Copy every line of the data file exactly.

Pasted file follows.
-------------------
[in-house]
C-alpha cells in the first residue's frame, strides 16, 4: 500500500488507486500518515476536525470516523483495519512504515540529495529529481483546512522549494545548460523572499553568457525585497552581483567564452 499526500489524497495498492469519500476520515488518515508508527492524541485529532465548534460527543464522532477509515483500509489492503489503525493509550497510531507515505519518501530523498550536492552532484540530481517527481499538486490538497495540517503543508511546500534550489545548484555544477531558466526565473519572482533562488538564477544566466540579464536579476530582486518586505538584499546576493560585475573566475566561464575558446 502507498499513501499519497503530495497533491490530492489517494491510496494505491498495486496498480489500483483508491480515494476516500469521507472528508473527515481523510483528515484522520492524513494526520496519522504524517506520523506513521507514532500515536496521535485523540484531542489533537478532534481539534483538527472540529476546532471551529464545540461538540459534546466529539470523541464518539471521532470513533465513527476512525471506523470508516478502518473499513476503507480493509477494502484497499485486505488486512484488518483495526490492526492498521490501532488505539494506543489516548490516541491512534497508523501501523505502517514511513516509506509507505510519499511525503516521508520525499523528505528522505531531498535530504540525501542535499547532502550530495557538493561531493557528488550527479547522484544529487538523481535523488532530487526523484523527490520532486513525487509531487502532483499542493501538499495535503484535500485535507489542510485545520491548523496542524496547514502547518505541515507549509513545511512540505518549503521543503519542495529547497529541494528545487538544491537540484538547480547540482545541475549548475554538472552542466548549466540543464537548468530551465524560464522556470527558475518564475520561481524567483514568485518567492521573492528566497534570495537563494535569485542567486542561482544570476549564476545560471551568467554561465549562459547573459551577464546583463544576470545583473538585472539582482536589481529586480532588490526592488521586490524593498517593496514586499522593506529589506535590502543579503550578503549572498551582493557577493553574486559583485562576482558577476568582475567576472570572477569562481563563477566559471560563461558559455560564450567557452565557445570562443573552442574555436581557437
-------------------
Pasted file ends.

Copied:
[in-house]
C-alpha cells in the first residue's frame, strides 16, 4: 500500500488507486500518515476536525470516523483495519512504515540529495529529481483546512522549494545548460523572499553568457525585497552581483567564452 499526500489524497495498492469519500476520515488518515508508527492524541485529532465548534460527543464522532477509515483500509489492503489503525493509550497510531507515505519518501530523498550536492552532484540530481517527481499538486490538497495540517503543508511546500534550489545548484555544477531558466526565473519572482533562488538564477544566466540579464536579476530582486518586505538584499546576493560585475573566475566561464575558446 502507498499513501499519497503530495497533491490530492489517494491510496494505491498495486496498480489500483483508491480515494476516500469521507472528508473527515481523510483528515484522520492524513494526520496519522504524517506520523506513521507514532500515536496521535485523540484531542489533537478532534481539534483538527472540529476546532471551529464545540461538540459534546466529539470523541464518539471521532470513533465513527476512525471506523470508516478502518473499513476503507480493509477494502484497499485486505488486512484488518483495526490492526492498521490501532488505539494506543489516548490516541491512534497508523501501523505502517514511513516509506509507505510519499511525503516521508520525499523528505528522505531531498535530504540525501542535499547532502550530495557538493561531493557528488550527479547522484544529487538523481535523488532530487526523484523527490520532486513525487509531487502532483499542493501538499495535503484535500485535507489542510485545520491548523496542524496547514502547518505541515507549509513545511512540505518549503521543503519542495529547497529541494528545487538544491537540484538547480547540482545541475549548475554538472552542466548549466540543464537548468530551465524560464522556470527558475518564475520561481524567483514568485518567492521573492528566497534570495537563494535569485542567486542561482544570476549564476545560471551568467554561465549562459547573459551577464546583463544576470545583473538585472539582482536589481529586480532588490526592488521586490524593498517593496514586499522593506529589506535590502543579503550578503549572498551582493557577493553574486559583485562576482558577476568582475567576472570572477569562481563563477566559471560563461558559455560564450567557452565557445570562443573552442574555436581557437